Tuesday, September 20, 2011

Gorilla Glass - Smash it if you can

There’s a battle going on about who’s the toughest of them all. Is it the Gorilla or the Dragon?

In case there is any misunderstanding, we’re talking about the glass used in smartphones. It’s not enough that a phone display has to be the brightest, the clearest and the biggest nowadays. It must also be the toughest to withstand accidental scratches to the display.

Gorilla Glass vs Dragontrail

The company currently dominating this category of toughness is Corning, who makes Gorilla Glass. Phones from Samsung, HTC, Motorola and of course, Apple, all use this toughened material for their phones’ screen.

But now there’s a new animal in the picture. The new glass is called Dragontrail and it is manufactured by Asahi Glass Co. of Japan. Just like the Gorilla Glass, the Dragontrail is also very tough, scratch-proof and smooth.

The manufacturer claimed that their chemically-strengthened aluminium silicate glass is six times stronger than conventional glass, stronger than window soda-lime glass and has pristine finish, Besides being scratch proof, a millimetre-thin sample can take the weight of 60 kilos before breaking.

Gorilla Glass rules the jungle for the time being, as the Dragontrail currently has only 25% for cover glasses. However, Asahi Glass Co is expecting this to increase to 30% by 2012. With the expanding market for smartphones set to increase at an exponential rate, the winner of this battle stands to reap great rewards from a strong market share.

Why is Gorilla Glass so strong?

The real secret behind Gorilla Glass involves a chemical process called an ion exchange. An ion is an atom that has either gained or lost an electron and so carries a net charge. Electrons are negatively-charged sub-atomic particles.

An ion's net charge is negative if it has an extra electron or positive if it lost an electron. Elements in their atomic form have a neutral charge because the number of electrons matches the number of protons, which are positively charged.

So what do ions have to do with glass? The aluminosilicate glass from the first phase of the manufacturing process contains sodium ions. Corning then dips these sheets of glass into a bath of potassium ions. Both sodium and potassium belong to a group known as active metals. These are metals that react strongly with other substances.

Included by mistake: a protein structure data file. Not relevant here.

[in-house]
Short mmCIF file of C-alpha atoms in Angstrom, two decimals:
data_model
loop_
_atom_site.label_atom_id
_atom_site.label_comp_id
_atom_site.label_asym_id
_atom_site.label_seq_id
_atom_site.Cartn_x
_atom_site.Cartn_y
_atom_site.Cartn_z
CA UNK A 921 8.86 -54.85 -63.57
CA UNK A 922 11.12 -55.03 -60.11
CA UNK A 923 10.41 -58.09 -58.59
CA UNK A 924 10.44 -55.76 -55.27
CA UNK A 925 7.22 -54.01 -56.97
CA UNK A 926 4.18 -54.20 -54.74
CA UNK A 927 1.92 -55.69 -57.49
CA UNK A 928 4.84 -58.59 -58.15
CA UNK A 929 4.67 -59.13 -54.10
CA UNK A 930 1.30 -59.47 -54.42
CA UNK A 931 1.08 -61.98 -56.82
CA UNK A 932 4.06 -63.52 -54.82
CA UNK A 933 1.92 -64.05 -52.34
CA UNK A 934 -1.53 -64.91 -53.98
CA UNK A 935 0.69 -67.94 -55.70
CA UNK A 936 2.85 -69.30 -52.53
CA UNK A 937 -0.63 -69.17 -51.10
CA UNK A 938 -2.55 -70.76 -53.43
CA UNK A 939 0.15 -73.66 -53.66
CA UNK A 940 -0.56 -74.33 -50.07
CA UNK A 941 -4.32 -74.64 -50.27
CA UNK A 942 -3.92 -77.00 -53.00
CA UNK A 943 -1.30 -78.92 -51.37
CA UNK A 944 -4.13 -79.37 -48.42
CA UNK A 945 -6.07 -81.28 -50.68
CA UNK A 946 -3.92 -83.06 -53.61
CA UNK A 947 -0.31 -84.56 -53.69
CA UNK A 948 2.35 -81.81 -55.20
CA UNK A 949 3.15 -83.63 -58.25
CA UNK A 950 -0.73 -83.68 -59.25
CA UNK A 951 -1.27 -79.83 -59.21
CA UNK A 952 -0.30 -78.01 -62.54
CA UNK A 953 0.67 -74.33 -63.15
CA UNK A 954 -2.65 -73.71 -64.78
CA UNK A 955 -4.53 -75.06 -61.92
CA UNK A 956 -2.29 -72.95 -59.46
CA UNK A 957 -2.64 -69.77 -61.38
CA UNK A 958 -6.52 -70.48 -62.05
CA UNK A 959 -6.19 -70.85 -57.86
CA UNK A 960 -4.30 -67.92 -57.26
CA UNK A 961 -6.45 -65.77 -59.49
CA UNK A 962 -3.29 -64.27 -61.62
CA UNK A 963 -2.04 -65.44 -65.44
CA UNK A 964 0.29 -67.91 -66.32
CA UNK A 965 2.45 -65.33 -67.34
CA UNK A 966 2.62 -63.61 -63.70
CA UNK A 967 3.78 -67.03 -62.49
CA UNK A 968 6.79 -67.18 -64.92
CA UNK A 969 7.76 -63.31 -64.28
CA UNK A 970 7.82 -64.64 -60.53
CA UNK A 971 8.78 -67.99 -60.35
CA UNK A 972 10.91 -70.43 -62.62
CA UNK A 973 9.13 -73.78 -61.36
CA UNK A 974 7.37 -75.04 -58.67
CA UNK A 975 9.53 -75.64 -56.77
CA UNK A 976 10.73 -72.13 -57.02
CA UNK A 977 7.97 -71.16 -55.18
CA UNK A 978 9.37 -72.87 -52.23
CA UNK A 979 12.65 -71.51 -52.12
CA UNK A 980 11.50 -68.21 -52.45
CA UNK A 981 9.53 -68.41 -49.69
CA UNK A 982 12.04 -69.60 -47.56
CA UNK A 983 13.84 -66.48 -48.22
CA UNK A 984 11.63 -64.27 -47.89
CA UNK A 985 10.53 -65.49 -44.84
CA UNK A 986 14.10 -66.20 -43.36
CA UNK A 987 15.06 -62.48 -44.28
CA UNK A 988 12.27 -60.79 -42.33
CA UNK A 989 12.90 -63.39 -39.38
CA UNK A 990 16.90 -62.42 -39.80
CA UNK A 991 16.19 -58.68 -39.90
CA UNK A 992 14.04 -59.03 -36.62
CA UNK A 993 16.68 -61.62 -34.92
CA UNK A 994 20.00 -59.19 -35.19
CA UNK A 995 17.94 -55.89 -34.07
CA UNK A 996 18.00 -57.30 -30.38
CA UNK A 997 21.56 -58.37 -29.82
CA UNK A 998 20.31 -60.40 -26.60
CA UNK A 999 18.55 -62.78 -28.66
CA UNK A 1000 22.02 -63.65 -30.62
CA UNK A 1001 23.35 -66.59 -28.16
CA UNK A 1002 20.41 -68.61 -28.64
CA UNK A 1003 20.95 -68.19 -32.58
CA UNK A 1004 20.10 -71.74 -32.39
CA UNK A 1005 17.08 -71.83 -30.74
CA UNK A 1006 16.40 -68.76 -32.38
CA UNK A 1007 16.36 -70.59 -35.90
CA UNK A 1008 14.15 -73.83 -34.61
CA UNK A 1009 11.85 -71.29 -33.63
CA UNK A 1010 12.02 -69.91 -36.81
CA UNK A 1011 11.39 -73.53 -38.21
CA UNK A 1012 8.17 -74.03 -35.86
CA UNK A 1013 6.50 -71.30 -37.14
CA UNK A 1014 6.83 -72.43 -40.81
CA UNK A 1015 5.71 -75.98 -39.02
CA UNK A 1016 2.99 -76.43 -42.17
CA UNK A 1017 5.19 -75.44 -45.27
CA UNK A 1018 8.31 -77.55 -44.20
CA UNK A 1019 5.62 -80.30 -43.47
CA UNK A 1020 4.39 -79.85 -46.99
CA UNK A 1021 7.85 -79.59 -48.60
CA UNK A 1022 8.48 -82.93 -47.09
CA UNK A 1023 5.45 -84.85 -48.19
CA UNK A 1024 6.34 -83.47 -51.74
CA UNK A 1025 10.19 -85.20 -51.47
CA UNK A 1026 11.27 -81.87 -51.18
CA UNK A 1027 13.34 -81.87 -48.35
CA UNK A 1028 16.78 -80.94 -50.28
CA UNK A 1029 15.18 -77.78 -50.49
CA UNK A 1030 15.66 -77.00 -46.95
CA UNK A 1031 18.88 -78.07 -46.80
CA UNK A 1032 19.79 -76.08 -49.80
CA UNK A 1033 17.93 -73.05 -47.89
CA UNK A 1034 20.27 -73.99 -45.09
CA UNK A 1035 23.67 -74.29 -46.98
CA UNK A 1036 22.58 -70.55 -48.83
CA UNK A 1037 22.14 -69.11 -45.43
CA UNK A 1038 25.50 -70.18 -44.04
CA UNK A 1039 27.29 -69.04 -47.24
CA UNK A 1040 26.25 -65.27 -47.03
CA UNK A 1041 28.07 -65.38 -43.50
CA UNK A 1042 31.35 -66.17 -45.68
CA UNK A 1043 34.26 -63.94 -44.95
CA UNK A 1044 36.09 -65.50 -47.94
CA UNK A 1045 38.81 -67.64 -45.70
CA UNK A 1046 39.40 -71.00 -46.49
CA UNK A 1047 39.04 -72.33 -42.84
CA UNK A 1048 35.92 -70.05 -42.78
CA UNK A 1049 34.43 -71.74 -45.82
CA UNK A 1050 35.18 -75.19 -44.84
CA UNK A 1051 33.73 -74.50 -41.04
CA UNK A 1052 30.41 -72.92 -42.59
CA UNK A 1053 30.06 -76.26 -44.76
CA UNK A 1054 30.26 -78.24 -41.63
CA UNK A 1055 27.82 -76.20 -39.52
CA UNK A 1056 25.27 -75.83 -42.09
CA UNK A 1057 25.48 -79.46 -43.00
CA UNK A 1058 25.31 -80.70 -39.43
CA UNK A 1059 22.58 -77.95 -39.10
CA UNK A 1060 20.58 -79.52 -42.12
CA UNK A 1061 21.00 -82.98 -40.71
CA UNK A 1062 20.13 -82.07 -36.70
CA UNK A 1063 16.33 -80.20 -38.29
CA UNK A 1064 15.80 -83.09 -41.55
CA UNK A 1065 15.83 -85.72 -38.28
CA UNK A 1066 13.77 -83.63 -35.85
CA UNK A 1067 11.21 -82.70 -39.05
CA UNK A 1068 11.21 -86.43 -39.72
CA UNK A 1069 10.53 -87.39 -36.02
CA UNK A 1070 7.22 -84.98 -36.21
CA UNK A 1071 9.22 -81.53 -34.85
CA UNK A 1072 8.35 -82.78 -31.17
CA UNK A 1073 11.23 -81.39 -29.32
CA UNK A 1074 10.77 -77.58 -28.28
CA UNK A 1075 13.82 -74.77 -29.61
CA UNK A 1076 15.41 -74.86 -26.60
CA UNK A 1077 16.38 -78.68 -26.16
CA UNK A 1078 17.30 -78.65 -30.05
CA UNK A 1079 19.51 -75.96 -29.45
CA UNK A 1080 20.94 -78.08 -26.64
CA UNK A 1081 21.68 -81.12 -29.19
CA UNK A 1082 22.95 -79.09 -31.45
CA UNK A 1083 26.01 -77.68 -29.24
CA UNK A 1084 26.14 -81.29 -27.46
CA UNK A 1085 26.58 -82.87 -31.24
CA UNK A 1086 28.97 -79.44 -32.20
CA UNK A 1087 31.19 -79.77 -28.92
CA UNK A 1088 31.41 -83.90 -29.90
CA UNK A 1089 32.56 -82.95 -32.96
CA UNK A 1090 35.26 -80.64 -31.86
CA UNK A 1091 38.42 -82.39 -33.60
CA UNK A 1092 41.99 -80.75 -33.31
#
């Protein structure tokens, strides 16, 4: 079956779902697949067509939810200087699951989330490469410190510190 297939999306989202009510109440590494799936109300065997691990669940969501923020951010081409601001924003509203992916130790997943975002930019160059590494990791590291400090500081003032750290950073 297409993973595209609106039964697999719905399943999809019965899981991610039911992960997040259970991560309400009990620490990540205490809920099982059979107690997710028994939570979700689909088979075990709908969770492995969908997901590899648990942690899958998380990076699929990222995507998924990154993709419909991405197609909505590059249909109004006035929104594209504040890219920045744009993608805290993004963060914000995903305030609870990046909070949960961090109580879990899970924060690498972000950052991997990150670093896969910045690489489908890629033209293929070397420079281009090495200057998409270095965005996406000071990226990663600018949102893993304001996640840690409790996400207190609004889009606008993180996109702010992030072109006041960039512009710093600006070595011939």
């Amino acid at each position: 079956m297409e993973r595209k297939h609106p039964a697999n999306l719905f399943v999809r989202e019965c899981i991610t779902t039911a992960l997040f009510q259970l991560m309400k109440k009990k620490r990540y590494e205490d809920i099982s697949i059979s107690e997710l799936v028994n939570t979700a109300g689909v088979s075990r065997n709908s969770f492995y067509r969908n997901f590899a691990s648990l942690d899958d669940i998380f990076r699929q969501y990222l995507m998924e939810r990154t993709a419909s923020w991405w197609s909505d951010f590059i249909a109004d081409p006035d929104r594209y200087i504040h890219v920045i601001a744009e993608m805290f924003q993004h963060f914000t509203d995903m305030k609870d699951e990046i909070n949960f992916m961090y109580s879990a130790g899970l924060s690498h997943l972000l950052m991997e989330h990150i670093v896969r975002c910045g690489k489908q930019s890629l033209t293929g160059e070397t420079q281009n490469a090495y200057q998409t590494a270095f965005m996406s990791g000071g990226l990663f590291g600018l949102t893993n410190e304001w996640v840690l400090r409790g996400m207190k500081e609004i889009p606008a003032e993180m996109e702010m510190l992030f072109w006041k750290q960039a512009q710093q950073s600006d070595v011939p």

Sodium is higher on the periodic table than potassium, which means an atom of sodium is smaller than an atom of potassium. You might think that at the atomic scale size doesn't matter but it turns out that's not the case! If you could take the sodium ions out of the aluminosilicate glass and replace them with larger potassium ions, the sheet of glass would experience compression.

Imagine you have a net. The line in the net is flexible but taut -- there's not a lot of give. In each hole of the net there's a golf ball held into place. Now imagine that you replace all the golf balls with baseballs. That's similar to what's happening on an atomic level with an ion exchange.

So how does it work? To replace sodium with potassium, you first must break the ionic bond sodium has with the glass. That's why the potassium salt bath is so hot -- Corning says the bath reaches a temperature of 400 degrees Celsius (752 degrees Fahrenheit).

At this temperature, the energy (heat) breaks down sodium's ionic bond to the aluminosilicate. But one of the qualities that lower active metals have is that they can maintain an ionic bond at higher temperatures than the lighter active metals.

Potassium weighs more than sodium and as such, 400 degrees Celsius (752 degrees Fahrenheit) isn't enough to keep potassium ions and the aluminosilicate apart.

After a nice hot dip in the potassium bath, the aluminosilicate emerges compressed by potassium ions. The compression creates a protective layer on the glass and gives it strength that normal glass doesn't have.

[Source: Howstuffsworks.com]

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